The second book actually tries to diagnose this pathological precept. Ravitch quotes the author, Kristina Rizga on this matter:
Some of the most important things that matter in a quality education—critical thinking, intrinsic motivation, resilience, self-management, resourcefulness, and relationship skills—exist in the realms that can’t be easily measured by statistical measures and computer algorithms, but they can be detected by teachers using human judgment. America’s business-inspired obsession with prioritizing “metrics” in a complex world that deals with the development of individual minds has become the primary cause of mediocrity in American schools.In other words our educational system is as flawed as our health care for exactly the same reason. Both are dominated by market-based thinking according to which each is to be viewed as an industry that needs to be efficiently managed for the sake of turning a lucrative profit. Never mind that only "the one percent of the one percent" ever really benefit from such thinking. If they are rich, then they must be doing the right thing.
This then takes us to Ravitch's own punch line, which she reserves for her final sentence:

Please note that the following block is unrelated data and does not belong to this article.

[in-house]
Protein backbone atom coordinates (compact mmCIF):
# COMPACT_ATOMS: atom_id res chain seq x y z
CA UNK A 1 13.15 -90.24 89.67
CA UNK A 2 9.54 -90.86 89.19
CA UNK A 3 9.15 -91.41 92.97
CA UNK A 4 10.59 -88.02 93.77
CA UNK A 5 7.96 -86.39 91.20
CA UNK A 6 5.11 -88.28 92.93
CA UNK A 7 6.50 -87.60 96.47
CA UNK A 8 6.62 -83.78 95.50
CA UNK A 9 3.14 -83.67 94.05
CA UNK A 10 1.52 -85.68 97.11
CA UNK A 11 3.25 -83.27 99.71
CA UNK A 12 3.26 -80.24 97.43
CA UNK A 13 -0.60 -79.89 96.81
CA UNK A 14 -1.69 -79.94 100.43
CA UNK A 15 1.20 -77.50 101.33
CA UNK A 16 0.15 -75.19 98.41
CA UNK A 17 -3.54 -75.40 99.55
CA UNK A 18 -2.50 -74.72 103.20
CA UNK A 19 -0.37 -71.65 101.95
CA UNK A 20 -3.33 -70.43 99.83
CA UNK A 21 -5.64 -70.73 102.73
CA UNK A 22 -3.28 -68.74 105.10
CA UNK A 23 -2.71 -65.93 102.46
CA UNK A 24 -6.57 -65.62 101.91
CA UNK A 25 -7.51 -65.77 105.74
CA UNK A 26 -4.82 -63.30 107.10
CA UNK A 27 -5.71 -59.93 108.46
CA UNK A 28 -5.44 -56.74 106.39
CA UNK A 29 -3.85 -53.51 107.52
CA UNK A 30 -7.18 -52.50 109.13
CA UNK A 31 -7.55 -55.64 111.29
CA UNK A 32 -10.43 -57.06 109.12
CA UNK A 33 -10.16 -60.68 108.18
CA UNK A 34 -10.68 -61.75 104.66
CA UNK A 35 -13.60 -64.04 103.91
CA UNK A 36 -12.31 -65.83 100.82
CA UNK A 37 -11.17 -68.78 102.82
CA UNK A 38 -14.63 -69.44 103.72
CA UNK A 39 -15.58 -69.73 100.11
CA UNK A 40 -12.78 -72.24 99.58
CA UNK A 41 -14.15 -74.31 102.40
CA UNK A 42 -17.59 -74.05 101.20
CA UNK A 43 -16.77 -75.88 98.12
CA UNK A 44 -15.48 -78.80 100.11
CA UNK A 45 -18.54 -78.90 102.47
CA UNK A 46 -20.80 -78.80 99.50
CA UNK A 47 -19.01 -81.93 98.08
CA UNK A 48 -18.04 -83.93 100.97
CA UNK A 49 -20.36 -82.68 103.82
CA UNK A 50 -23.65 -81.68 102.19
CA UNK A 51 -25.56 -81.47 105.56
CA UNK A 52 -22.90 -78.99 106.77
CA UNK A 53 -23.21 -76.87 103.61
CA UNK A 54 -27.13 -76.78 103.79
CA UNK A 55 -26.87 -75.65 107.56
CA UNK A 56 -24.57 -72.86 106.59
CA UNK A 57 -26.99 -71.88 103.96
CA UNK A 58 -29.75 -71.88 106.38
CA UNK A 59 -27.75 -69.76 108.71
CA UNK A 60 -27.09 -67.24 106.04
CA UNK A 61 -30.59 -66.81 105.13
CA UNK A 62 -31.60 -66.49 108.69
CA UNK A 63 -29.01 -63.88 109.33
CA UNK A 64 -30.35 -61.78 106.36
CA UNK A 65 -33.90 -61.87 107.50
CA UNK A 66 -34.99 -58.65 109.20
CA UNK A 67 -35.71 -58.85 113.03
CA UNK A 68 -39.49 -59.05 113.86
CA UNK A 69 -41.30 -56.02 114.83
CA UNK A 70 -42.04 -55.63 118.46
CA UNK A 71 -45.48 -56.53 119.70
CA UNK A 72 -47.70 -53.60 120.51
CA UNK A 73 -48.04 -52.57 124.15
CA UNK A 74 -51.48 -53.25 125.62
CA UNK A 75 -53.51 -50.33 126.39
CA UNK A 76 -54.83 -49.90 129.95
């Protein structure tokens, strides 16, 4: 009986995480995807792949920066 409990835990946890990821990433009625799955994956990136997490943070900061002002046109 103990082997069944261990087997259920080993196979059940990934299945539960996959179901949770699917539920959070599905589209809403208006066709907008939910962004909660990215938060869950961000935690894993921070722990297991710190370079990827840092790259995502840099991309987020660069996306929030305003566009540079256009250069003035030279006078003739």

As a society, we should be ashamed that so many children are immersed in poverty and violence every day of their lives.The real shame is that we have entrusted that responsibility for "human judgment" to those whose only achievement is the creation of wealth. Because nothing else matters, we allow poverty to flourish at greater and greater levels as a corollary to the widening distribution of wealth. Is it any wonder that violence follows poverty as night follows the day? Perhaps this is what "the one percent of the one percent" actually want. Perhaps they figure that such a corollary of violence will eventually lead to poverty self-destructing, after which the super-rich can live in the happiness of their wealth without feeling guilty about any harsh realities. The only question they seem to have overlooked is whether or not they will be able to sustain themselves in such a world. Unfortunately, the rest of us will not be around to witness their encounter with that revelation.